The ISPs and the official regulators of the telecommunications sector – albeit to a lesser extent – share responsibility for not disclosing accurate details about how the internet services are managed. There is also lack of information about the users’ obligations, the terms of use, and the contractual clauses. This makes it difficult to hold public discussions about the users’ demands and how to address them legally.


Third: Governance and regulation of the internet globally


The various UN guiding frameworks call for internet governance and the adoption of legislation and public policies to ensure that the internet is inclusive of all social sectors, in a manner that guarantees the rights of users. This started with the Declaration of Principles of the World Summit on the Information Society (WSIS) in 2003, which recommended a number of principles that should be considered when regulating the internet service.

Although the general principles were overall, they revolved mainly around two main considerations with the aim of advancing the discussion about public policies and legislative regulation of the internet. These included the cooperation among governments and other stakeholders to develop information society policies, and the development of information and communication infrastructure as an essential foundation for an inclusive information society.

The general principles of this declaration were further crystallized with the recommendations of the Working Group on Internet Governance (WGIG) in 2005, which revolved around four main issues:

  • Issues related to infrastructural and the management of critical internet resources, including administration of the domain name system and IP addresses, administration of the root server system, technical standards, peering and interconnection, and telecommunications infrastructure
  • Issues related to the use of the internet, including spam, network security, and cybercrime
  • Issues which are not relevant to the internet, but with impact much wider than the internet, where there are existing organizations responsibly for these issues, such as intellectual property rights or international trade
  • Issues related to developmental aspects of internet governance, in particular capacity building in developing countries


Fourth: Agenda for the Egyptian legislature


AFTE believes that the Egyptian legislature has an opportunity to enact legislation in favor of internet governance and guaranteeing digital rights. The following steps might help achieve that goal:

  • Transparency: It is intended to reconsider the existing telecommunication regulation laws to make sure they highlight the importance of transparency and information disclosure, which would serve the main stakeholders in the internet market, including the end users and the private sector. More practically, laws should disclose the technologies used in the internet, the services allowed in the Egyptian market, and the nature of consumption. Laws should also ensure the availability of information about the companies operating in the internet market in Egypt, and make sure that this information would be communicated to users in a simple way.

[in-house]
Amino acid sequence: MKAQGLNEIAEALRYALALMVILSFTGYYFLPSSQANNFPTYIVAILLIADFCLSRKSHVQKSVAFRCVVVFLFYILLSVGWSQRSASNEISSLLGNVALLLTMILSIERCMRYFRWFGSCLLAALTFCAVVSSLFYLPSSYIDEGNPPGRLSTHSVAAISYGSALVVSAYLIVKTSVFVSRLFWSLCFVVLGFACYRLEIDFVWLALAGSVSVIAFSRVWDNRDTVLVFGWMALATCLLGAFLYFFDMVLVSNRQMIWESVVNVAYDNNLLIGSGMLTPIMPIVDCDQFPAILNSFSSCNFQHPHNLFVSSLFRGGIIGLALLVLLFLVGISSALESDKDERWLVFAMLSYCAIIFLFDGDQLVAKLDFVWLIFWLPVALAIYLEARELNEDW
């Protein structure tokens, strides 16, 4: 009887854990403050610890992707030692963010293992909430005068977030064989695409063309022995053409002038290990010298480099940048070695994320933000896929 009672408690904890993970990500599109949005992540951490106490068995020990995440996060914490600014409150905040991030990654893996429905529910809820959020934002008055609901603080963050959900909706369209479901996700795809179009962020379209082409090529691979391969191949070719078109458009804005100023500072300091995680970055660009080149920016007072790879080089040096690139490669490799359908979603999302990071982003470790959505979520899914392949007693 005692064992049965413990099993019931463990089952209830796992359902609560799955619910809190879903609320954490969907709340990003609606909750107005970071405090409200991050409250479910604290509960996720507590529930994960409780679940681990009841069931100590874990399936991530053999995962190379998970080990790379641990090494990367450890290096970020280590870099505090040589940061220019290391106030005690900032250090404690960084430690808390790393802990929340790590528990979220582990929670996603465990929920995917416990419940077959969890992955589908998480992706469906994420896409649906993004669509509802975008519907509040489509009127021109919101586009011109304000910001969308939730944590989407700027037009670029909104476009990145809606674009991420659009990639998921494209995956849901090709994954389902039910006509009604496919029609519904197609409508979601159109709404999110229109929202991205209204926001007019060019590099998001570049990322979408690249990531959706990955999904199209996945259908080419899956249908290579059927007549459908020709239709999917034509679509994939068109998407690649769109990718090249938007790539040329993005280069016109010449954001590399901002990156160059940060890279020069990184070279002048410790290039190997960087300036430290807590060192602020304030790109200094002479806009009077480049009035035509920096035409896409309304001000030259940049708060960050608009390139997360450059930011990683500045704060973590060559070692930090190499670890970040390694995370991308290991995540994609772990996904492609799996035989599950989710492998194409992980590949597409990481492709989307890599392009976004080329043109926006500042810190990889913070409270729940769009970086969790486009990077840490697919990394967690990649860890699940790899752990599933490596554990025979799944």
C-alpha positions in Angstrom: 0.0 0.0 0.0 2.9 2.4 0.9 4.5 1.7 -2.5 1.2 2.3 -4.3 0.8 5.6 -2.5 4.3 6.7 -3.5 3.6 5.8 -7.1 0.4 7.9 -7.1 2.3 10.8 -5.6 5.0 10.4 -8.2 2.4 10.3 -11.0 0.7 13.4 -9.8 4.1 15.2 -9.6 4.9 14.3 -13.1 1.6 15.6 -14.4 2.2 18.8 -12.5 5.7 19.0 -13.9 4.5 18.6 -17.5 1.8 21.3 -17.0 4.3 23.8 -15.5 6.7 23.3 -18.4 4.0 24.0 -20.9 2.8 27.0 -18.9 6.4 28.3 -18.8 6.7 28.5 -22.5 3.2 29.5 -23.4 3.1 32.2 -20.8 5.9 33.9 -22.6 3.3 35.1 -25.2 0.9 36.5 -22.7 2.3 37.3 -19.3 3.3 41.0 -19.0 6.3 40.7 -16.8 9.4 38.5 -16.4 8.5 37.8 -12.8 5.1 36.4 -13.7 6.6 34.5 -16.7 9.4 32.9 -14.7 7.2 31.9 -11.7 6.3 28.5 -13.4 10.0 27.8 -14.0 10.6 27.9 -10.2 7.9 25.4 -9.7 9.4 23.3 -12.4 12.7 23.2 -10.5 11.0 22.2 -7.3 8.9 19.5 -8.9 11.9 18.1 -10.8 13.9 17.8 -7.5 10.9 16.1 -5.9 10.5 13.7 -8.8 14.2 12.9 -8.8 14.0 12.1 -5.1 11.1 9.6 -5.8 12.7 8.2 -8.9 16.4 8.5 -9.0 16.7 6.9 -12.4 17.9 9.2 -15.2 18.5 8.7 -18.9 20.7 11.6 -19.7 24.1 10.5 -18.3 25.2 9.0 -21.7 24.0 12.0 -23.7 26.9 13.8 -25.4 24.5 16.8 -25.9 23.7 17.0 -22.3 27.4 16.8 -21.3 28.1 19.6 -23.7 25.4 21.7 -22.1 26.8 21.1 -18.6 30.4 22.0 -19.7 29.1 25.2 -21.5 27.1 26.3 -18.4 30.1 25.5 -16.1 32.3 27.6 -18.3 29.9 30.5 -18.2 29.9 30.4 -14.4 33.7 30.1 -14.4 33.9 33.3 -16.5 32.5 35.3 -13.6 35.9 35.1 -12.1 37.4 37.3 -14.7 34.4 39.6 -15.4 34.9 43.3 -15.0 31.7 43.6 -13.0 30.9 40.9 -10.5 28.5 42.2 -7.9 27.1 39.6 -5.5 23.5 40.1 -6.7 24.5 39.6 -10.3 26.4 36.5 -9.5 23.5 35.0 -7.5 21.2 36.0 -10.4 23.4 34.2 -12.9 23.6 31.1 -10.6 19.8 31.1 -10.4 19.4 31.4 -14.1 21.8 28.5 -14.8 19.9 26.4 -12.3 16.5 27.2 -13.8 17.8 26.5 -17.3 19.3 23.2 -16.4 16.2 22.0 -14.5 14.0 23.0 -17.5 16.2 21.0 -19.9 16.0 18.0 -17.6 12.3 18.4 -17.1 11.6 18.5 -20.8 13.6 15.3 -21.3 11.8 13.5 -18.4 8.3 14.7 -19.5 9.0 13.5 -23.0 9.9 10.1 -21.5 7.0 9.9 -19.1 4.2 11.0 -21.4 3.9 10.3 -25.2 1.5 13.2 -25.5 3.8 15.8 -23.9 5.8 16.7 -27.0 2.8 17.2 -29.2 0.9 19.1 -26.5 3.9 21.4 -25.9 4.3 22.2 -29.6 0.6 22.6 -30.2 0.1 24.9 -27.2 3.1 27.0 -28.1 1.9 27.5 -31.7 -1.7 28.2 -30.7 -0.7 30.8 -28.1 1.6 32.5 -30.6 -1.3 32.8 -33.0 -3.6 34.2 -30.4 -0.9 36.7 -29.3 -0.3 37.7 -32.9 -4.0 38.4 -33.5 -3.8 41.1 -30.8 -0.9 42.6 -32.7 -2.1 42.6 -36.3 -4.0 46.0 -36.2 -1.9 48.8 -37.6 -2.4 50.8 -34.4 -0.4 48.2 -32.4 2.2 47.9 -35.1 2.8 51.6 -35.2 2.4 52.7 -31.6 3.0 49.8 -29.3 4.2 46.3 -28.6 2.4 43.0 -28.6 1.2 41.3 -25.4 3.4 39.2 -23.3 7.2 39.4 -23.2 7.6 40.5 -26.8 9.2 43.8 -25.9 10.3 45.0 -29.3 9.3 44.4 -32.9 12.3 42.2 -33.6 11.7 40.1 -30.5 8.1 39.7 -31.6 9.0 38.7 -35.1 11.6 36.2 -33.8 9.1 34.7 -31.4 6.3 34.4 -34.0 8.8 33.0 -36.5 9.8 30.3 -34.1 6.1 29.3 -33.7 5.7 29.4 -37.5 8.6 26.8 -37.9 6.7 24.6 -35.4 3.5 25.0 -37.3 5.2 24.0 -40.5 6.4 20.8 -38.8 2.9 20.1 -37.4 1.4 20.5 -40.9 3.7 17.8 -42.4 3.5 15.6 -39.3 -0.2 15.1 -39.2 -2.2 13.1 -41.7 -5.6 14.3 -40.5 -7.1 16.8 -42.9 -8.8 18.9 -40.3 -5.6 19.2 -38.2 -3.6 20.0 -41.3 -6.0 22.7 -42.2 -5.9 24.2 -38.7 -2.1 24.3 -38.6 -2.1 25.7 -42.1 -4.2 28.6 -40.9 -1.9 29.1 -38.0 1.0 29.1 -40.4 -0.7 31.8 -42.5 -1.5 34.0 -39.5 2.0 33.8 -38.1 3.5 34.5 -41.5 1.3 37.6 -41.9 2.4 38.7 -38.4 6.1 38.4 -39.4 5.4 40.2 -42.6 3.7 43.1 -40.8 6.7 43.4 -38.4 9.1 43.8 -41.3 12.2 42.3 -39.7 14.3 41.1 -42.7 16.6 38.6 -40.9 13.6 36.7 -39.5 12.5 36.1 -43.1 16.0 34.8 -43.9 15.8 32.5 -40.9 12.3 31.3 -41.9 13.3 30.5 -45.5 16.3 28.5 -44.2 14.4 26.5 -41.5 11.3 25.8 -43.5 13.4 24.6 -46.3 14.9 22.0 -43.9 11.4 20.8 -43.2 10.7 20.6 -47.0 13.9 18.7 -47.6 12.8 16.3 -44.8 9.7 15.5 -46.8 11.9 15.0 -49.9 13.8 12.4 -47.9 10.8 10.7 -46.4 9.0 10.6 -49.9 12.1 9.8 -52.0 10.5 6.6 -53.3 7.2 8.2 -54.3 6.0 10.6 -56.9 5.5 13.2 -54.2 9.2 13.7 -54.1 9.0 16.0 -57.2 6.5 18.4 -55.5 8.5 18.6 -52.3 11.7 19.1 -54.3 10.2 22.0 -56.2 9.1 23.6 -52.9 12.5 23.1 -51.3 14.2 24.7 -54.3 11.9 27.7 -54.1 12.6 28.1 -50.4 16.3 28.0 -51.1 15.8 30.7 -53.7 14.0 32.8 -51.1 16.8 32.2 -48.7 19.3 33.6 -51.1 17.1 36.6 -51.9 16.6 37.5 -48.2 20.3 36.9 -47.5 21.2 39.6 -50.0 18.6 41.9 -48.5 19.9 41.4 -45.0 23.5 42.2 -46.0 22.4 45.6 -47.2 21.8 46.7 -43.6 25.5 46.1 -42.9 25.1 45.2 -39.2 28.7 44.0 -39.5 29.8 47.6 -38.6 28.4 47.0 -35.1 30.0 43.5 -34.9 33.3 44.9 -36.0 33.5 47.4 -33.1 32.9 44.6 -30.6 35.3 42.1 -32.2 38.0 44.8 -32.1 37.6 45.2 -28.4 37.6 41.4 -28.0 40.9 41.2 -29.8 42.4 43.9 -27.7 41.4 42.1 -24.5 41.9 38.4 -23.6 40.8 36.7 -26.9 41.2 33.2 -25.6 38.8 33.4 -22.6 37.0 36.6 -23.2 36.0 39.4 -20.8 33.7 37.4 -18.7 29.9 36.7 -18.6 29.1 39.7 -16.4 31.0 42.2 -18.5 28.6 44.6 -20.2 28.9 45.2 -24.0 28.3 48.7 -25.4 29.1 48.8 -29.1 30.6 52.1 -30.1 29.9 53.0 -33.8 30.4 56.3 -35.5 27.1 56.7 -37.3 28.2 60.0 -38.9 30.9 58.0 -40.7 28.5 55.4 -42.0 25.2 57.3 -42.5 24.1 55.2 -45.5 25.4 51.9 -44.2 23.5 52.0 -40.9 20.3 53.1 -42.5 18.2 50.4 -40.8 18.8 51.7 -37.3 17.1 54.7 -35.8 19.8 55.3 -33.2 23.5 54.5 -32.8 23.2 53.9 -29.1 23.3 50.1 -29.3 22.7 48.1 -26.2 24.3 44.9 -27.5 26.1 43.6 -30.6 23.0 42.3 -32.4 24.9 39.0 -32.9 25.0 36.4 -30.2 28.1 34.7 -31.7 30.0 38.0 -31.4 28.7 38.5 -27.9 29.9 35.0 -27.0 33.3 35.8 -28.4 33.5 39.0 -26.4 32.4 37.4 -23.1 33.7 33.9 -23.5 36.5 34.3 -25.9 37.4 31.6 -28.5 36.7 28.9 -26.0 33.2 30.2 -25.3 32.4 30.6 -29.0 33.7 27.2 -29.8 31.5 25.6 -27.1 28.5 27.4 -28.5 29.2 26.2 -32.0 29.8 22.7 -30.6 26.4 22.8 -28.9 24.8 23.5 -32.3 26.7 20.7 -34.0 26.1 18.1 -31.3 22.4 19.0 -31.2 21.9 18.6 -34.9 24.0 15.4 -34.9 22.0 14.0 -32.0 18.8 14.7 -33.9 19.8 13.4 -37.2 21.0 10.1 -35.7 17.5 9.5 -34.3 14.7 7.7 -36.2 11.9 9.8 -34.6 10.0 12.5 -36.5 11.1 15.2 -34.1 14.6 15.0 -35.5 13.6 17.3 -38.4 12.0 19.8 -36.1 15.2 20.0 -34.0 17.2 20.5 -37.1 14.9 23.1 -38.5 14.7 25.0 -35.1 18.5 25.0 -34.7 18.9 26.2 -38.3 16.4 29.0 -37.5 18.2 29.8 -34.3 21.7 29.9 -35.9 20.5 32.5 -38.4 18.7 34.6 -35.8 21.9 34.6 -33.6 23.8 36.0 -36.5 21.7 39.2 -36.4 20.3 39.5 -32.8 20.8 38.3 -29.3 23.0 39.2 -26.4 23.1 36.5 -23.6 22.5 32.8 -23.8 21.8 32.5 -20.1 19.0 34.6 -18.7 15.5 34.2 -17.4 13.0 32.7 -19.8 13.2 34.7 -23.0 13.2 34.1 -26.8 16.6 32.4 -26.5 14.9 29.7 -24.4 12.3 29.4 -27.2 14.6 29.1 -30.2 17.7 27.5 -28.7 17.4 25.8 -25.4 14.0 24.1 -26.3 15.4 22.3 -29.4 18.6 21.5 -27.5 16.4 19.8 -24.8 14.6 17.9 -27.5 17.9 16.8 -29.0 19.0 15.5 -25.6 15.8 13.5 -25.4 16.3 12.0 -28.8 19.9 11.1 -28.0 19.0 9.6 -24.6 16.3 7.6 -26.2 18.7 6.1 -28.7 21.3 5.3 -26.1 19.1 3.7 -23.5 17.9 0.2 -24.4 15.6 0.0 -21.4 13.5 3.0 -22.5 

• Integration of stakeholders: It means that the largest possible number of key stakeholders in the internet market should be integrated in the process of passing legislation or adopting public policies regarding the internet. These stakeholders include the official regulatory bodies, the private sector, civil society, technicians, consumer associations, end users, and owners of economic and commercial businesses related to internet services, in order to ensure that their interests and concerns are taken into consideration when introducing any legislative amendments in the future.

Concerning the content, AFTE believes that the Egyptian legislature should intervene in the legislative regulation of several issues in the internet market, in line with the actual practices and global trends in this regard. This can be achieved by starting to develop the current Telecommunication Regulation Law No. 10 of 2003. The laws regulating the internet service should include the following points:

  1. Commitment to the principle of net neutrality, ensuring innovation and economic competition in the market of applications and content, as well as protecting the end users’ right to get a good service at a reasonable rate
  2. Addressing advanced modern technologies such as artificial intelligence, regulating its presence in the Egyptian internet market, its future development, and the areas where it can exist
  3. Requiring all official institutions, especially the security agencies, to protect personal data and prevent exceptions in this regard
  4. Regulating digital financial transactions

On the other hand, AFTE suggests that the government’s endeavours to enhance digitalization should be legislatively regulated without being limited only to executive policies. This should apply to projects like Digital Transformation, Egypt Digital Justice, electronic litigation, and electronic prosecution services to ensure the discipline of policies and their compatibility with global trends.



AFTE hopes that this guide will contribute to increasing the opportunities for legislative approaches to digital rights and clarifying how these rights relate to various interests and fields. It calls on interested lawmakers to review the research and studies it previously published, as this can help achieve landmark legislative reforms in favor of internet governance and guarantee digital rights.